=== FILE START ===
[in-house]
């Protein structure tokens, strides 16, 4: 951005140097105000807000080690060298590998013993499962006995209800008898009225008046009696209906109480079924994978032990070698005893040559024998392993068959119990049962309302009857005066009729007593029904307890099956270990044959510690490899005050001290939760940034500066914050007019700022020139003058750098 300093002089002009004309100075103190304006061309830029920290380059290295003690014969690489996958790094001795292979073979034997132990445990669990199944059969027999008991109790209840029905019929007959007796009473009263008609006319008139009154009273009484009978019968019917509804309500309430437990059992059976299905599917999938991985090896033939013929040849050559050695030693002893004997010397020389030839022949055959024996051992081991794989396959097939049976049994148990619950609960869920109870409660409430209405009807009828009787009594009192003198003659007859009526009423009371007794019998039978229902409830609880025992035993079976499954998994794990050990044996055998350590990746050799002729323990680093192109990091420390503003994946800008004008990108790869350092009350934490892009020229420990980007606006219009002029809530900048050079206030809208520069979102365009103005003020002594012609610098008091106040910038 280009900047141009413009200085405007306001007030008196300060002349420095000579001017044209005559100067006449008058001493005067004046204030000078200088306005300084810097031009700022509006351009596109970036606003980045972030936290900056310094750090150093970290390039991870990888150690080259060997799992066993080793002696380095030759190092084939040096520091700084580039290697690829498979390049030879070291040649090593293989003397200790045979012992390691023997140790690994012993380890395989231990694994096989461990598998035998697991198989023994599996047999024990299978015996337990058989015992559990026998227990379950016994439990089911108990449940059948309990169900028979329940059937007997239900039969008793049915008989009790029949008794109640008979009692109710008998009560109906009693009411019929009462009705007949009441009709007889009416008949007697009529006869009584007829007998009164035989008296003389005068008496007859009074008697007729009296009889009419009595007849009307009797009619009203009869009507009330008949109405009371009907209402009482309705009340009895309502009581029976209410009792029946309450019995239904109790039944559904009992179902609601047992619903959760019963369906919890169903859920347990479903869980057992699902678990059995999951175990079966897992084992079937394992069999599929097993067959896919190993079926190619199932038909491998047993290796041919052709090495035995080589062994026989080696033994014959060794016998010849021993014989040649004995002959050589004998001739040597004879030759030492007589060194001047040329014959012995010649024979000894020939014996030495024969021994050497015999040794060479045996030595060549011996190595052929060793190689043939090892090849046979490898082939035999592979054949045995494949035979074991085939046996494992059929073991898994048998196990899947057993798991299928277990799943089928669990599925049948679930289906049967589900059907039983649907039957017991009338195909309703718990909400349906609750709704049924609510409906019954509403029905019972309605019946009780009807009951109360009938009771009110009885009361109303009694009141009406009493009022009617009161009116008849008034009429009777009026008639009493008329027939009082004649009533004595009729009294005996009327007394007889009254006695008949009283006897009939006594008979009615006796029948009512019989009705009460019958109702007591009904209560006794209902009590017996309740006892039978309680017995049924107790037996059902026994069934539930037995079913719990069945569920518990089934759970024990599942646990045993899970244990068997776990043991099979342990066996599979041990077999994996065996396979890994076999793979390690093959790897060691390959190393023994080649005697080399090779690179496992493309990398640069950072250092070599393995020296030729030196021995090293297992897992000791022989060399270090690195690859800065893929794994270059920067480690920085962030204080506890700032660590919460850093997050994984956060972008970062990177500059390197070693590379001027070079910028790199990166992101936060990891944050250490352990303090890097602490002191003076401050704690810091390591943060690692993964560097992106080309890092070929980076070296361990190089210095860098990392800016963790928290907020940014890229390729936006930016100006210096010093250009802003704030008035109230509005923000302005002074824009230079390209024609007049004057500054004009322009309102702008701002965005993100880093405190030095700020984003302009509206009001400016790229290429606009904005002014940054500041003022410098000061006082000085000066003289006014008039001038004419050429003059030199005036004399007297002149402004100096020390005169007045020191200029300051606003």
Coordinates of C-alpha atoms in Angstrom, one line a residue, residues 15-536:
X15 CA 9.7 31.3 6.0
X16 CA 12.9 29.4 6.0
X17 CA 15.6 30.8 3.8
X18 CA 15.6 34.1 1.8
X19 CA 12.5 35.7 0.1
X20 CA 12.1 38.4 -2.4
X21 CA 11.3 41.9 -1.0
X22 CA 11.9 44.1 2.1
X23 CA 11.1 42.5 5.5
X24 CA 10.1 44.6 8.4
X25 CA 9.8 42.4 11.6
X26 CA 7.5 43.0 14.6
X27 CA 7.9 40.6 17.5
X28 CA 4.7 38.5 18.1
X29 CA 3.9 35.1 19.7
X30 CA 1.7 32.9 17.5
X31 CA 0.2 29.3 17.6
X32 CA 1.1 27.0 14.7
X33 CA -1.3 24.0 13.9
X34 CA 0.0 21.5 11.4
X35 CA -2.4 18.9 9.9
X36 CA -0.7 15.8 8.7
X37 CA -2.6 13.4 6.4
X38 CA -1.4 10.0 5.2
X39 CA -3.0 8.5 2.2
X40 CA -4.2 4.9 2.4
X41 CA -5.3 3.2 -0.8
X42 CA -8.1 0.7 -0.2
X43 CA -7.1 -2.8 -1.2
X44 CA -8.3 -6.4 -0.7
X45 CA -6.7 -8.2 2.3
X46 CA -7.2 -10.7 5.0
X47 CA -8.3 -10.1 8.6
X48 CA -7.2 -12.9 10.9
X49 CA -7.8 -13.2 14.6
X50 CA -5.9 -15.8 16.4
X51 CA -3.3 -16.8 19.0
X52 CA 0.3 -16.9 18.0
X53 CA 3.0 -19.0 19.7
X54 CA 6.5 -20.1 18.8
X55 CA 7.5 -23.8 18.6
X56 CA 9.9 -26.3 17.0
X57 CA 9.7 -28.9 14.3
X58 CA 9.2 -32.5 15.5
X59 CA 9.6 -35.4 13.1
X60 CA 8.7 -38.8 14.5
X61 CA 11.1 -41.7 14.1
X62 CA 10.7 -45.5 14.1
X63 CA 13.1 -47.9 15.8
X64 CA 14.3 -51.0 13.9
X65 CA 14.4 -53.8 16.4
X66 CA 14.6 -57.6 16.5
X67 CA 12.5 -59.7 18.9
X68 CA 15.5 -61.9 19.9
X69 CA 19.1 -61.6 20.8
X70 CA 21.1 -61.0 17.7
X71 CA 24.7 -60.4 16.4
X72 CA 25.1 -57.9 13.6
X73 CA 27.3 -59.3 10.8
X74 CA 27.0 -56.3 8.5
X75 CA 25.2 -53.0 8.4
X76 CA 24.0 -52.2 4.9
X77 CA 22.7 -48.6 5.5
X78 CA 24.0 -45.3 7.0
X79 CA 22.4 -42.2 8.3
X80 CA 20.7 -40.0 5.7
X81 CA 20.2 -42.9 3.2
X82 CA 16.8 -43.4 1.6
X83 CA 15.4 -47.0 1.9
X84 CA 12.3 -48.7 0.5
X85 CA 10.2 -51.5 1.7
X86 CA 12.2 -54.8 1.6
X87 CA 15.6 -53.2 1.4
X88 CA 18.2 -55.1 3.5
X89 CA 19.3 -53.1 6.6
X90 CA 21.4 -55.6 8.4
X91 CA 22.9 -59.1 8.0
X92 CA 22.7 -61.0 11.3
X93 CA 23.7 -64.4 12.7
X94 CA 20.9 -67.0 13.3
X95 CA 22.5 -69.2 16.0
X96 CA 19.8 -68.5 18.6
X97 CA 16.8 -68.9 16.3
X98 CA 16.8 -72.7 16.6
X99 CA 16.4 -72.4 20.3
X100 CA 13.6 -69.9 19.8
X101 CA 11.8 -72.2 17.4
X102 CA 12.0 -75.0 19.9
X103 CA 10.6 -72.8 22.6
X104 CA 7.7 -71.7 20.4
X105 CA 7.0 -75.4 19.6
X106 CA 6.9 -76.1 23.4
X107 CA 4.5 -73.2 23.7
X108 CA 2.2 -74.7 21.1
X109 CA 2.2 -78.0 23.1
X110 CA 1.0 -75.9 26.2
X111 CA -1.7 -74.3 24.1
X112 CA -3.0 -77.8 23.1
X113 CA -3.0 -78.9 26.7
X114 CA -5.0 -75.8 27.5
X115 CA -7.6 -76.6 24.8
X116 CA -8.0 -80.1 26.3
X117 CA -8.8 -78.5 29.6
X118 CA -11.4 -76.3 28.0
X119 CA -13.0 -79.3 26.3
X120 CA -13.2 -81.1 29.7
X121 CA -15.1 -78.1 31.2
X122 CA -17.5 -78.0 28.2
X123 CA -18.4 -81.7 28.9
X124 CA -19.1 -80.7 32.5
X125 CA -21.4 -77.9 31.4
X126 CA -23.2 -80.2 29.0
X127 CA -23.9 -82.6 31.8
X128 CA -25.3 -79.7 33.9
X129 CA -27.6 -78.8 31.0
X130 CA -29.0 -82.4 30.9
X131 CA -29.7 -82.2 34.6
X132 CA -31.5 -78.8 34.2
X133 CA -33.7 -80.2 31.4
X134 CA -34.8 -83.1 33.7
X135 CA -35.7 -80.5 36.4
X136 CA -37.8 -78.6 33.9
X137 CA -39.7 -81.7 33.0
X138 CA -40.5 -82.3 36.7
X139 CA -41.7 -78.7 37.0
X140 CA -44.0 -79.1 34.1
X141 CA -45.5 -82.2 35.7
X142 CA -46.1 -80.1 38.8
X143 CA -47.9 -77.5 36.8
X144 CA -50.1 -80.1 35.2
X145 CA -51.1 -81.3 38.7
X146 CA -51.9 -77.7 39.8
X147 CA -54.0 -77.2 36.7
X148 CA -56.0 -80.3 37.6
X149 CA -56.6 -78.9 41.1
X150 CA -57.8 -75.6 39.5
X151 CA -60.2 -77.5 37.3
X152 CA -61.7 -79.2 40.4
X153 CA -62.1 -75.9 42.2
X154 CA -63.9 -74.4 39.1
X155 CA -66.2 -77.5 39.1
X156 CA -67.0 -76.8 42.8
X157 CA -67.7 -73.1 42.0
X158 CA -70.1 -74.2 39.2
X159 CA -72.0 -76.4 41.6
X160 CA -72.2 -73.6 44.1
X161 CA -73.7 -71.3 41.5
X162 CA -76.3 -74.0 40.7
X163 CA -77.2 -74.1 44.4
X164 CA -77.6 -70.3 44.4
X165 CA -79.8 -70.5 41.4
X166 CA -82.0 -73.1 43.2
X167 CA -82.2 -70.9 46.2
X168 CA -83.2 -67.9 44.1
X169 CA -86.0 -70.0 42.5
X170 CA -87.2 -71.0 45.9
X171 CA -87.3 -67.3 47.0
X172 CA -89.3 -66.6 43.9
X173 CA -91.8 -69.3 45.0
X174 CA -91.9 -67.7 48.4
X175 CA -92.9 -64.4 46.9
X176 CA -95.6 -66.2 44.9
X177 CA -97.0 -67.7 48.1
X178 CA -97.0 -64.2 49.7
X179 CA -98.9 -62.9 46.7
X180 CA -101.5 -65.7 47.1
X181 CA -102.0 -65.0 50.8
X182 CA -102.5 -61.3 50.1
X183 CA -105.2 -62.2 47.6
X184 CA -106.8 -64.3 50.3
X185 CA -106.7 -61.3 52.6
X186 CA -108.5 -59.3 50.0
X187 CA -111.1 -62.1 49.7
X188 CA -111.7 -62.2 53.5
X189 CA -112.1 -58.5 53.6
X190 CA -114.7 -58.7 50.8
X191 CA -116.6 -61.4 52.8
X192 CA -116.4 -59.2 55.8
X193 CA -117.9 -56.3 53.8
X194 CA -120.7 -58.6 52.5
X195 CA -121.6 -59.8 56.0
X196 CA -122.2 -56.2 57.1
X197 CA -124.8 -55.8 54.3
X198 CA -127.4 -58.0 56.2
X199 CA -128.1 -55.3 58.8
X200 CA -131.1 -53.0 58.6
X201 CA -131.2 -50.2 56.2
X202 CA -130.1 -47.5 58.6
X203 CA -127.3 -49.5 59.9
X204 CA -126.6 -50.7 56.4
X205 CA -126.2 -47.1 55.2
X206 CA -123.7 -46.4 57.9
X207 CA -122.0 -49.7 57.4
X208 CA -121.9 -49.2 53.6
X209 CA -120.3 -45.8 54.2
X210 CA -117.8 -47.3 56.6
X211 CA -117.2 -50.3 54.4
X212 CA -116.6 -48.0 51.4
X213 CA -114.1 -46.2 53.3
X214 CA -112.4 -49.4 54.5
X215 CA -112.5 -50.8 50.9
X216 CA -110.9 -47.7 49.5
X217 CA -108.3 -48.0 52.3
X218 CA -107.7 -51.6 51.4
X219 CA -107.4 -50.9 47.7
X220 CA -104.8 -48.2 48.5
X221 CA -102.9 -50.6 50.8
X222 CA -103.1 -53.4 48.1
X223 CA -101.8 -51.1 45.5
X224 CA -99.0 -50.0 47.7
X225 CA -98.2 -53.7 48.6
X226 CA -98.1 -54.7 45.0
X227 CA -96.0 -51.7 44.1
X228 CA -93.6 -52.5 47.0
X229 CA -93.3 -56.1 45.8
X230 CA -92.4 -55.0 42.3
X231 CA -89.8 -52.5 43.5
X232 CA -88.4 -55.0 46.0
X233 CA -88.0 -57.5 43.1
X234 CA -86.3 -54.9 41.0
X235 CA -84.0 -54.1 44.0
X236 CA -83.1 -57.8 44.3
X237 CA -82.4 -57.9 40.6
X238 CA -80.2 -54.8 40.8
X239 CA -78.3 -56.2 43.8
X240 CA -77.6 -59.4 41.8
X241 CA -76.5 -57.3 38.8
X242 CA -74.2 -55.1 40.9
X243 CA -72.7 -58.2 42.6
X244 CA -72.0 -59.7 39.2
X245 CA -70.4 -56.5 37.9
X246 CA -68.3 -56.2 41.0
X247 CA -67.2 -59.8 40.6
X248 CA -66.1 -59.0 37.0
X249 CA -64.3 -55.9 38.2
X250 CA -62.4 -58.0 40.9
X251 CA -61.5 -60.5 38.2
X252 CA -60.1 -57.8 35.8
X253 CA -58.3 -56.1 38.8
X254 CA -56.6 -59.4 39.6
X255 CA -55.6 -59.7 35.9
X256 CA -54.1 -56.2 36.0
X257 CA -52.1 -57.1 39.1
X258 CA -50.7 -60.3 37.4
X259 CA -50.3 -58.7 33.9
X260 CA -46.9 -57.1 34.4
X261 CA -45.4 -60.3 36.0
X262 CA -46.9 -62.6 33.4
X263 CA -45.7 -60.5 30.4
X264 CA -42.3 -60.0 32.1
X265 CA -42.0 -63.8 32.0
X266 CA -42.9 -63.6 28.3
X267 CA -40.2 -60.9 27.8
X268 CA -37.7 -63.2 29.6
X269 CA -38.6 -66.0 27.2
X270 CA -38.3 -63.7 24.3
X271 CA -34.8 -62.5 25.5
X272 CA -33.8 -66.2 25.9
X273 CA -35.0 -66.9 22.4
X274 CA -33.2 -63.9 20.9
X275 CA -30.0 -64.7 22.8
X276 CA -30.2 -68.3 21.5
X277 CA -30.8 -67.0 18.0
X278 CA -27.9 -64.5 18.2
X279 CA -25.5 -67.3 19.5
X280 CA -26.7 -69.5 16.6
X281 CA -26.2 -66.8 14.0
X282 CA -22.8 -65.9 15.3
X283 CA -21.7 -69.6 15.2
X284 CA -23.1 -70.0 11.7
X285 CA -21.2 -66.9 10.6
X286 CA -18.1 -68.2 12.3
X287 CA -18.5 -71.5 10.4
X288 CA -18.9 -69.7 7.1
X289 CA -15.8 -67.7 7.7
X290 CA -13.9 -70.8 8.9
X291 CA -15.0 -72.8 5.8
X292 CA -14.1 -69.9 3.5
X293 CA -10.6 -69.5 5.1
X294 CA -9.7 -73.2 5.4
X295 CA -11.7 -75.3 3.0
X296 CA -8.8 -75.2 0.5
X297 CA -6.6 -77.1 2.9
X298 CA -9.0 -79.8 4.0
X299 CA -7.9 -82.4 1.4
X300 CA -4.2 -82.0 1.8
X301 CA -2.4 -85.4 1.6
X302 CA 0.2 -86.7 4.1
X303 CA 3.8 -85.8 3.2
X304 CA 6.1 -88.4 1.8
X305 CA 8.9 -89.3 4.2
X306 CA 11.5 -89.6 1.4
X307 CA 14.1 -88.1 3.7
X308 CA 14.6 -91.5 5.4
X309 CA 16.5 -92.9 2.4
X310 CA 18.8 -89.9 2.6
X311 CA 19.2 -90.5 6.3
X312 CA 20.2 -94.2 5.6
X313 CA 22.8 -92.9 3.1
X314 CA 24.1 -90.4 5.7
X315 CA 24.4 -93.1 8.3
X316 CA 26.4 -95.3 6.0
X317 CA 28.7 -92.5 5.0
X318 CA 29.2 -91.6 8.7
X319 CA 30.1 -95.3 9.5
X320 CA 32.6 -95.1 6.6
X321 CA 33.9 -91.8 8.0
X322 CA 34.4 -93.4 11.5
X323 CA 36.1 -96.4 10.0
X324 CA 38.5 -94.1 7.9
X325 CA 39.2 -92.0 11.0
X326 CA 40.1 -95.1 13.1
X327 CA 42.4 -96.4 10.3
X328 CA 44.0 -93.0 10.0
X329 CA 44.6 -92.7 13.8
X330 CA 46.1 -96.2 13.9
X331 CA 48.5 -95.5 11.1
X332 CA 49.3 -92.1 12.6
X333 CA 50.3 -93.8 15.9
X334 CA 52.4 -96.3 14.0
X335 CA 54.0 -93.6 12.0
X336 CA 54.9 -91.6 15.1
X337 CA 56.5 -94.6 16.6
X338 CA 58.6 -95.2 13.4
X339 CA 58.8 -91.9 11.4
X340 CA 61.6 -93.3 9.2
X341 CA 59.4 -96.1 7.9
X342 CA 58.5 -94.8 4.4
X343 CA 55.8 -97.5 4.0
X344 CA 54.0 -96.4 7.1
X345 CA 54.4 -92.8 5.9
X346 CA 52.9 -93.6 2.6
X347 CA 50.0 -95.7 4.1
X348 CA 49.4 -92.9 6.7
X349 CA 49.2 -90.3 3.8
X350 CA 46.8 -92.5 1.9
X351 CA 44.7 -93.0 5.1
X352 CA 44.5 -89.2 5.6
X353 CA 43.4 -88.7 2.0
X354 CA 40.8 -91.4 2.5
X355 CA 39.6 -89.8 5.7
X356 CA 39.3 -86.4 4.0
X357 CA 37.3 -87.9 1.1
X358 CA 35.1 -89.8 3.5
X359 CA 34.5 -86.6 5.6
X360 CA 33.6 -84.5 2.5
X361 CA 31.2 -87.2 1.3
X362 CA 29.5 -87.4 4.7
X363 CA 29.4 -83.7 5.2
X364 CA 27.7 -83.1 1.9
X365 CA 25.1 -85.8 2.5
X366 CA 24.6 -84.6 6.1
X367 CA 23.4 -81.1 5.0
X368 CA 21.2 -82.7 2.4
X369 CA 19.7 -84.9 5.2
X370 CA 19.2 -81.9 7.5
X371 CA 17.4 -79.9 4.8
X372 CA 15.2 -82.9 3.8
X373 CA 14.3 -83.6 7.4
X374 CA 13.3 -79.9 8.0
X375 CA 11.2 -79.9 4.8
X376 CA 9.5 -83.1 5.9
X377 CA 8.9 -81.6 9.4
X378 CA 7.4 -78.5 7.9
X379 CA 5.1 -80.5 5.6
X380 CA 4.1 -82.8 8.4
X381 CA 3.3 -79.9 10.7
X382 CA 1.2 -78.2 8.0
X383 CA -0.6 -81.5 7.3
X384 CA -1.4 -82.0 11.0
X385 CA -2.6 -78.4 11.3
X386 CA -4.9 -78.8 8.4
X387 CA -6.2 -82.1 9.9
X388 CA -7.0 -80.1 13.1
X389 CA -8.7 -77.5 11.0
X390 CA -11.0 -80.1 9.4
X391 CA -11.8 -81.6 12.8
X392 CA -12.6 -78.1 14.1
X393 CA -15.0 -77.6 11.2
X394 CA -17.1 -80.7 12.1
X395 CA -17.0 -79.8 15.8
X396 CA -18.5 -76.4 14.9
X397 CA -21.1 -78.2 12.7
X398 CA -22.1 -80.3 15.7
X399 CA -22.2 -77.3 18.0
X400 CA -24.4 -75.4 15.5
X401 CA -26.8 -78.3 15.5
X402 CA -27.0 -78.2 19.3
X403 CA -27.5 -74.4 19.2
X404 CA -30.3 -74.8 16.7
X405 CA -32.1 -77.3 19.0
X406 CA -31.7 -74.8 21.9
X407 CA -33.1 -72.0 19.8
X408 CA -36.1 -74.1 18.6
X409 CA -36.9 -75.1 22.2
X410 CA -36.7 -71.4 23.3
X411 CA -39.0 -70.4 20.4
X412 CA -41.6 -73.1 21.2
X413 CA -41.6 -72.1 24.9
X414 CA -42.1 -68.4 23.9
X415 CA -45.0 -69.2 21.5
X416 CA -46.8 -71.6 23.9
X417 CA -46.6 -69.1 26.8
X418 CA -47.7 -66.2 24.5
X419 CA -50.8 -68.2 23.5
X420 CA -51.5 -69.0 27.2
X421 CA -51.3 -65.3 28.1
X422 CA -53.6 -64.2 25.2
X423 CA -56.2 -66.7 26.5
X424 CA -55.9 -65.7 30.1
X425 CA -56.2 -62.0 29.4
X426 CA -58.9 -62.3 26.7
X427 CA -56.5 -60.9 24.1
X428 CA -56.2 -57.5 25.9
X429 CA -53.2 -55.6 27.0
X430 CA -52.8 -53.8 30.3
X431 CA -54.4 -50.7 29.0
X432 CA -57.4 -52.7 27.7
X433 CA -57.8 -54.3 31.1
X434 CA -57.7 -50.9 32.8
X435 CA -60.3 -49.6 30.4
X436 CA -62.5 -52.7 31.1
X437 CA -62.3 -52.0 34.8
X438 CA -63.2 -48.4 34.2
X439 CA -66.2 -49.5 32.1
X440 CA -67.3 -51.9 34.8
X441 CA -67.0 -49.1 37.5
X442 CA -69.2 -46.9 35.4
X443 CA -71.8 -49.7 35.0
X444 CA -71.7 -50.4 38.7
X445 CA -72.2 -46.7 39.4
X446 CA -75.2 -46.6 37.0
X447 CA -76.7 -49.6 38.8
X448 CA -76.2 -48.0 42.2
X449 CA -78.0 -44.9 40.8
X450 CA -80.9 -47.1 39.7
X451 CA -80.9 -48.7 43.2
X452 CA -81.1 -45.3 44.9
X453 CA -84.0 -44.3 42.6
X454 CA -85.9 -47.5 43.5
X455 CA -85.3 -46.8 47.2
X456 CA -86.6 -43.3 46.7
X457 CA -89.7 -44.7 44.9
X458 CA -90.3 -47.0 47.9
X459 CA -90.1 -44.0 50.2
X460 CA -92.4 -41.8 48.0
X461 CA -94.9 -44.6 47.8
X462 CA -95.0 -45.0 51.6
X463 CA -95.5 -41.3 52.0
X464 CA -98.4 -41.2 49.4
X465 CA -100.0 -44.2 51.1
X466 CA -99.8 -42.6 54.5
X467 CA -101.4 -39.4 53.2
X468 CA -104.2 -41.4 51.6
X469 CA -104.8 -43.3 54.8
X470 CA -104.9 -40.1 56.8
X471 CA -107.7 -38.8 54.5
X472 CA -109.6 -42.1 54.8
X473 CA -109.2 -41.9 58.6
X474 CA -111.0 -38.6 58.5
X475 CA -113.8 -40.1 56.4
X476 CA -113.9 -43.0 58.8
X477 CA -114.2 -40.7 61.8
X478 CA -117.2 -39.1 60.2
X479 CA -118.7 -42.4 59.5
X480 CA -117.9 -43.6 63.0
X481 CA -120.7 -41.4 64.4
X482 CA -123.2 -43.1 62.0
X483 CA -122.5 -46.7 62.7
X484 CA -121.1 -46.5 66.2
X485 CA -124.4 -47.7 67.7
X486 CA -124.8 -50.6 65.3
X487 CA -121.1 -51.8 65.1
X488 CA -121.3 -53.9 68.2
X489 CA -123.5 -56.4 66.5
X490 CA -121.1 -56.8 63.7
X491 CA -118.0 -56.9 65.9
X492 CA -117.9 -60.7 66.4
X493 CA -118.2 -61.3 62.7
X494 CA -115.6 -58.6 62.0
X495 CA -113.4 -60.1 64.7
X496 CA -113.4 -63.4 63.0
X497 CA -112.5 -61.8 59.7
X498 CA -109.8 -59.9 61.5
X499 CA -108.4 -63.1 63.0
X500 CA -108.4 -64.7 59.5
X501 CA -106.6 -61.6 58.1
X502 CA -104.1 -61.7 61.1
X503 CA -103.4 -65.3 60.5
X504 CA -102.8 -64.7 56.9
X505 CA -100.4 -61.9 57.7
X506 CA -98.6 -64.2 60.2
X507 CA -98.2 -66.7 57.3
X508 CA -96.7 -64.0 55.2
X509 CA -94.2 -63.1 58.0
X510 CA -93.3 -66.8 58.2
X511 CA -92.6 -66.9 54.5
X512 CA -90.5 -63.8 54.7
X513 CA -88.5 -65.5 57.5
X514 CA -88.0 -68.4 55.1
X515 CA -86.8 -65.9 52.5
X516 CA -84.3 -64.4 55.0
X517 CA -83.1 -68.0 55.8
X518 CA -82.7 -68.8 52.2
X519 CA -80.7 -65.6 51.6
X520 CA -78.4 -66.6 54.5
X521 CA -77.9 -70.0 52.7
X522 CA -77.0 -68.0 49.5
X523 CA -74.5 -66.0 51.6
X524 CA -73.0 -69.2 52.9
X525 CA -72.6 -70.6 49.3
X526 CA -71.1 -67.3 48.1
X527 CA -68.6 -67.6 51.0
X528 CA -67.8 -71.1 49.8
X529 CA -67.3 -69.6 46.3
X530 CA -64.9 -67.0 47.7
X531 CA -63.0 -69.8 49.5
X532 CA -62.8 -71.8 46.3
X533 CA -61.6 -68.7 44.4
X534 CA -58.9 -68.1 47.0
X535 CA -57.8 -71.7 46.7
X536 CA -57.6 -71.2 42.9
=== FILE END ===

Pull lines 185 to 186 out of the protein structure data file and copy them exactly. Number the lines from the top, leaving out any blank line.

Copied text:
X196 CA -122.2 -56.2 57.1
X197 CA -124.8 -55.8 54.3